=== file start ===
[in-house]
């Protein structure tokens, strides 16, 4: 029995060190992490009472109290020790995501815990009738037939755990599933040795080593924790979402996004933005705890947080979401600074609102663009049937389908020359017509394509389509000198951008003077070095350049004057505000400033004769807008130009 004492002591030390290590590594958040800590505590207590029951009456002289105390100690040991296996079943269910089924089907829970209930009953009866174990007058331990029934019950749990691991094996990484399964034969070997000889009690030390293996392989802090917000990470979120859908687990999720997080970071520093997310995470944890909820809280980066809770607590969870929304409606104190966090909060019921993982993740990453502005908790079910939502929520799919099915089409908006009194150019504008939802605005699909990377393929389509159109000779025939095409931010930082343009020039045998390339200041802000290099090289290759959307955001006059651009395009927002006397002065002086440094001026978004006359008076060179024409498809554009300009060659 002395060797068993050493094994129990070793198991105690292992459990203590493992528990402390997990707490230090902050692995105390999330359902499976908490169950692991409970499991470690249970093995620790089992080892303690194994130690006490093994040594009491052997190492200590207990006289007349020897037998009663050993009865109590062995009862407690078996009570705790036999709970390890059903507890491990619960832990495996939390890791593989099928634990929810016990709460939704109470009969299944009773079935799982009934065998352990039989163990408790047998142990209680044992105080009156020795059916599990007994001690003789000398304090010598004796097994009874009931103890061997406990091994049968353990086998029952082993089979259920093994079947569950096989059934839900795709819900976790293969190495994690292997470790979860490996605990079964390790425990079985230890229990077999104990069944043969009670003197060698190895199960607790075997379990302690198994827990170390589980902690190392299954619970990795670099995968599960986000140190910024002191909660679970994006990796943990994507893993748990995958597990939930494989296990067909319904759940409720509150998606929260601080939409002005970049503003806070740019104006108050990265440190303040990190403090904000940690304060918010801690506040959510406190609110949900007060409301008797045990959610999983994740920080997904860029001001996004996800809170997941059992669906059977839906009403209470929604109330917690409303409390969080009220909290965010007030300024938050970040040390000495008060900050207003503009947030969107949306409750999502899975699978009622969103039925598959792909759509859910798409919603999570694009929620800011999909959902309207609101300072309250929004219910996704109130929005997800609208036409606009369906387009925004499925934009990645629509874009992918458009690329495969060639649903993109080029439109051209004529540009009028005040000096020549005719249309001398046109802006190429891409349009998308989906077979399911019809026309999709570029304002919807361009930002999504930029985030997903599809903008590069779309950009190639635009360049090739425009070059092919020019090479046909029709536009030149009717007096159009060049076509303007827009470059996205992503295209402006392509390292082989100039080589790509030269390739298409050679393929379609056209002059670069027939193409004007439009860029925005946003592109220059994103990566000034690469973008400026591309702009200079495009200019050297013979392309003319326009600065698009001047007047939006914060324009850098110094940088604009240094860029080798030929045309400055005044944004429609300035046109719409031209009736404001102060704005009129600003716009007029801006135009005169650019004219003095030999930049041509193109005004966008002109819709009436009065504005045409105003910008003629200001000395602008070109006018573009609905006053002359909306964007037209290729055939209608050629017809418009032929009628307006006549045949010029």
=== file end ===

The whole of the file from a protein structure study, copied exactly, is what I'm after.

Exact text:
[in-house]
């Protein structure tokens, strides 16, 4: 029995060190992490009472109290020790995501815990009738037939755990599933040795080593924790979402996004933005705890947080979401600074609102663009049937389908020359017509394509389509000198951008003077070095350049004057505000400033004769807008130009 004492002591030390290590590594958040800590505590207590029951009456002289105390100690040991296996079943269910089924089907829970209930009953009866174990007058331990029934019950749990691991094996990484399964034969070997000889009690030390293996392989802090917000990470979120859908687990999720997080970071520093997310995470944890909820809280980066809770607590969870929304409606104190966090909060019921993982993740990453502005908790079910939502929520799919099915089409908006009194150019504008939802605005699909990377393929389509159109000779025939095409931010930082343009020039045998390339200041802000290099090289290759959307955001006059651009395009927002006397002065002086440094001026978004006359008076060179024409498809554009300009060659 002395060797068993050493094994129990070793198991105690292992459990203590493992528990402390997990707490230090902050692995105390999330359902499976908490169950692991409970499991470690249970093995620790089992080892303690194994130690006490093994040594009491052997190492200590207990006289007349020897037998009663050993009865109590062995009862407690078996009570705790036999709970390890059903507890491990619960832990495996939390890791593989099928634990929810016990709460939704109470009969299944009773079935799982009934065998352990039989163990408790047998142990209680044992105080009156020795059916599990007994001690003789000398304090010598004796097994009874009931103890061997406990091994049968353990086998029952082993089979259920093994079947569950096989059934839900795709819900976790293969190495994690292997470790979860490996605990079964390790425990079985230890229990077999104990069944043969009670003197060698190895199960607790075997379990302690198994827990170390589980902690190392299954619970990795670099995968599960986000140190910024002191909660679970994006990796943990994507893993748990995958597990939930494989296990067909319904759940409720509150998606929260601080939409002005970049503003806070740019104006108050990265440190303040990190403090904000940690304060918010801690506040959510406190609110949900007060409301008797045990959610999983994740920080997904860029001001996004996800809170997941059992669906059977839906009403209470929604109330917690409303409390969080009220909290965010007030300024938050970040040390000495008060900050207003503009947030969107949306409750999502899975699978009622969103039925598959792909759509859910798409919603999570694009929620800011999909959902309207609101300072309250929004219910996704109130929005997800609208036409606009369906387009925004499925934009990645629509874009992918458009690329495969060639649903993109080029439109051209004529540009009028005040000096020549005719249309001398046109802006190429891409349009998308989906077979399911019809026309999709570029304002919807361009930002999504930029985030997903599809903008590069779309950009190639635009360049090739425009070059092919020019090479046909029709536009030149009717007096159009060049076509303007827009470059996205992503295209402006392509390292082989100039080589790509030269390739298409050679393929379609056209002059670069027939193409004007439009860029925005946003592109220059994103990566000034690469973008400026591309702009200079495009200019050297013979392309003319326009600065698009001047007047939006914060324009850098110094940088604009240094860029080798030929045309400055005044944004429609300035046109719409031209009736404001102060704005009129600003716009007029801006135009005169650019004219003095030999930049041509193109005004966008002109819709009436009065504005045409105003910008003629200001000395602008070109006018573009609905006053002359909306964007037209290729055939209608050629017809418009032929009628307006006549045949010029």